Reports of children being separated from their parents, placed in cages and drugged have convinced the majority of Americans that the Trump administration’s approach to immigration isn’t exactly something they support. FiveThirtyEight reported that an average of 64 percent of Americans oppose “separating families crossing the border” and “holding children and parents in different facilities while they await trial.” Separated by party, the numbers show a familiar story where Democrats overwhelming oppose the Trump administration’s policies (87 percent) and Republicans are split on support and opposition (45 percent favor the policies, 35 percent oppose). Glancing at right-leaning commentators reveals that many Republicans generally support the concept of enforcing a border but are dismayed by the Trump administrations inhumane approach to the issue. Even with those concerns, the message from Republicans is clear: enforcing the border is important but how this administration is doing it is morally wrong.
As the party of #TheResistance, Democrats are eager to criticize the Trump administration’s immigration policies, but the issue begs the question: what is the Democratic platform on immigration? Democrat leaders have criticized immigration policies both inside and outside the party, which suggests the reason Democrats don’t have a clear policy position is because their base isn’t necessarily convinced borders should exist, let alone be enforced.
With their unending quest to frame themselves as the all-encompassing “resistance” to Trump, Democrats hope they’ll attract support from anyone who disagrees with any of the administration’s unpopular policies. The latest Trump-fueled outrage of families being separated by ICE agents is one of the many failures by this administration Democrats hope to point to during elections. One of the problems with defining a political party as the opposition to an administration is it becomes difficult to forge what the party actually believes in. At their best, Democrats’ tie their strategy to an actual policy, such as Democrats defense for Deferred Action for Childhood Arrivals (DACA) which was rolled back by the Trump administration despite maintaining overwhelming support from the public, but other objections that are not tied to policy have created adversarial rhetoric that leads to unsustainable policies for the party of the resistance.
For example, Trump’s executive order limiting travel from seven countries with Muslim-majorities was rightly criticized as poor policy from both sides of the aisle. Many pointed out the obvious inconsistencies of mysteriously leaving out Saudi Arabia or Pakistan from the list of countries (both of which have direct links to Islamic extremism and also a tendency to make generous donations to the US) or the impracticality of indiscriminately banning an entire country of people. Even with these criticisms available to them, Democrats focused on portraying the order as “un-American” and “Islamophobic.” Democrats are skillfully focusing on these criticisms that attack the moral character of the administration to effectively portray the entire administration as racist or un-American. This criticism is again being leveled against the administration following the latest inhumane scandal, but now Democrats have cornered themselves by routinely calling any enforcement of the border as “un-American.” When an entire category of policy is labeled antithetical to America, it’s difficult to suggest alternatives within that category.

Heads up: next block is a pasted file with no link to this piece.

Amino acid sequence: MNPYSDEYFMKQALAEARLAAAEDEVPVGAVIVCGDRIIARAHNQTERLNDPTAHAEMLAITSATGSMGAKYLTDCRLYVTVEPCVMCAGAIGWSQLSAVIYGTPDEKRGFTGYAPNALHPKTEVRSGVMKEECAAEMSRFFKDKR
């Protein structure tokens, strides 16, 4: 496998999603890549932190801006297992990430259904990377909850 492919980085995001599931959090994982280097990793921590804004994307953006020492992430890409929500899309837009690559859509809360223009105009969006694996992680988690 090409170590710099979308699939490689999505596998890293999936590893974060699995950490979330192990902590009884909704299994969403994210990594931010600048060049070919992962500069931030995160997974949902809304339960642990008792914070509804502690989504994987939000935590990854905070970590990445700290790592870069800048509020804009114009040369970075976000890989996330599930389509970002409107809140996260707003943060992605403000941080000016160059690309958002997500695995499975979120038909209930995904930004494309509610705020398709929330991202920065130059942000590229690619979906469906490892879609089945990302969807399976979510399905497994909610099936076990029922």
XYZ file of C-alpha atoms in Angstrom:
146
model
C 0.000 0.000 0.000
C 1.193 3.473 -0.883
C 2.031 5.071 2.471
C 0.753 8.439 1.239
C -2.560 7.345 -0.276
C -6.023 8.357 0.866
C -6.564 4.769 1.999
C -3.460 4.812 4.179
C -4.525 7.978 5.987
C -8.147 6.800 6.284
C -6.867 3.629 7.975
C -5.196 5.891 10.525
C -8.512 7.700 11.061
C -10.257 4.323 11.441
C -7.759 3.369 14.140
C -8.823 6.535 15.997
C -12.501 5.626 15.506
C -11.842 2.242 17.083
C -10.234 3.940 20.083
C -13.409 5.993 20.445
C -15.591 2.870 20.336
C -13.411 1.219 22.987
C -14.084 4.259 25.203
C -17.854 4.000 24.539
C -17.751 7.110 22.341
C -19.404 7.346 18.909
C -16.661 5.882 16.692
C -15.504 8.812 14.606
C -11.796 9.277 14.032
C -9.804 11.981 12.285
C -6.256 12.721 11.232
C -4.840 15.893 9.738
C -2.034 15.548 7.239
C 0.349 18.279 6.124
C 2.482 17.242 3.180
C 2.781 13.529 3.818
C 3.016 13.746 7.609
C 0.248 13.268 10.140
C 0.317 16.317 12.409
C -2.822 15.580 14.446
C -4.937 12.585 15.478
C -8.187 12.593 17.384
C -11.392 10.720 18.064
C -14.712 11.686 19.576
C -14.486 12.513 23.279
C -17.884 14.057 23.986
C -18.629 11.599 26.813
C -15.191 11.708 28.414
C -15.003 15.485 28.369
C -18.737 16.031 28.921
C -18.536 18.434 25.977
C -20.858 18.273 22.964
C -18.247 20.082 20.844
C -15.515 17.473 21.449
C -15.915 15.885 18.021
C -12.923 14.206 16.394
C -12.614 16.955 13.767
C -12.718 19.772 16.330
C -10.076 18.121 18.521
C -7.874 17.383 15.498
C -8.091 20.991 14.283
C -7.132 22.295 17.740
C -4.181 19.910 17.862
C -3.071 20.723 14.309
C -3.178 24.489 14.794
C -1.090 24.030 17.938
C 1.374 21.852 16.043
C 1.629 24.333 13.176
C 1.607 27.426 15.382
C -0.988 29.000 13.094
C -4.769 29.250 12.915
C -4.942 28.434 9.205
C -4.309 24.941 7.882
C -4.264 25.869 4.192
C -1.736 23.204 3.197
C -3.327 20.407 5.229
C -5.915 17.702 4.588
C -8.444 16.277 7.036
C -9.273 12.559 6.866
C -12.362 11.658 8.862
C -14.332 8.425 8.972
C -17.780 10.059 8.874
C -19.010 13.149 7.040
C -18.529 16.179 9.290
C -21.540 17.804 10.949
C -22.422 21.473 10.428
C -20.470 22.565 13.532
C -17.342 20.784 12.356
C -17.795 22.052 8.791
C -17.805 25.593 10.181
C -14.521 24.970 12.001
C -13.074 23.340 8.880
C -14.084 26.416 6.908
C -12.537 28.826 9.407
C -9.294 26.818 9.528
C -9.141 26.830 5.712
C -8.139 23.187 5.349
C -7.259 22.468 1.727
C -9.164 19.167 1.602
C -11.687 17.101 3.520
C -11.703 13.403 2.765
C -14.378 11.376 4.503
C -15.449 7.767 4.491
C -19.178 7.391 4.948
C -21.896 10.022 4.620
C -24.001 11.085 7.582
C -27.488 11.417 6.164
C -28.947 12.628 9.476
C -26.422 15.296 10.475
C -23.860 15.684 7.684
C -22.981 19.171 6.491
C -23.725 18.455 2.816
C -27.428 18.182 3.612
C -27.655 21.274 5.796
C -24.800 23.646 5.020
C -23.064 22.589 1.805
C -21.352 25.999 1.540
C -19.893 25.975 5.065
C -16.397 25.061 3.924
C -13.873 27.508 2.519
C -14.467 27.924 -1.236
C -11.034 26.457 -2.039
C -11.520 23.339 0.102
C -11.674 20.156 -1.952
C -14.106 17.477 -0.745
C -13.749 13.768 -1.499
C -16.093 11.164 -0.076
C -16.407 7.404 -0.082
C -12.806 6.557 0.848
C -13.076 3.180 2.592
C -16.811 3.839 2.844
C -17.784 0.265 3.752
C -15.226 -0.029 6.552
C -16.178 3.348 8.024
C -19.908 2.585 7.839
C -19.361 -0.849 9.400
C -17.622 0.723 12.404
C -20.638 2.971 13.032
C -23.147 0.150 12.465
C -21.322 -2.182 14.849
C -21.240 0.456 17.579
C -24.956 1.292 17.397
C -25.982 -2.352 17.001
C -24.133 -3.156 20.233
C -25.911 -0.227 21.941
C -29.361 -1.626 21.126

This rhetoric is part of an ongoing trend of Democrats unable to agree if immigration is something that should be limited. Following Attorney General Jeff Sessions’ decision to rollback asylum status for people who cited domestic abuse as reason to flee their country, NPR wrote an article criticizing the decision, as if domestic abuse was an issue that the United States alone was burdened with solving. The language surrounding immigration issues has been morphed to suggest “illegal immigration” isn’t a crime such as when California Senator and speculated 2020 Presidential Candidate Kamala Harris tweeted “An undocumented immigrant is not a criminal.” Even the most popular politician in America, Vermont Senator Bernie Sanders, can’t escape criticism on the issue. Sanders caught flak from Vox during his presidential candidacy when he suggested open borders would only serve right-wing billionaires interested in depressing wages.
As Dan Pfeiffer of Pod Save America observed, “Democrats are afraid of this issue.” The reason being that the policy with the most support may not be politically viable. Collating all the criticism directed both outside and inside the party, it would seem the most popular position would be no immigration policy at all. The thinking behind this view would be logically consistent with progressives’ interest in inclusiveness and appealing to lofty ideals that expand human rights. Unfortunately for the idealists of the party, enforcing borders is a popular policy position. Democrats love to appeal to lofty ideas, even when there are practical arguments against them, but whereas some tentpole policies such as universal health care or minimum wage increases survive criticism by citing public support, a radically progressive approach to immigration may renew a long-time criticism of Democrats’ impetus to embrace unpopular and unsustainable positions that makes the party lose elections.
For now, Democrats are content with directing the attention to Trump’s unpopular policy rather than formulating their own. Nearly all Americans are unified under the belief of “not this” but Democrats haven’t had a coherent immigration policy for nearly a decade. If they want to make a more compelling appeal for why their ideas would work better they’ll have to start defining them in terms that separate them from their political adversary.
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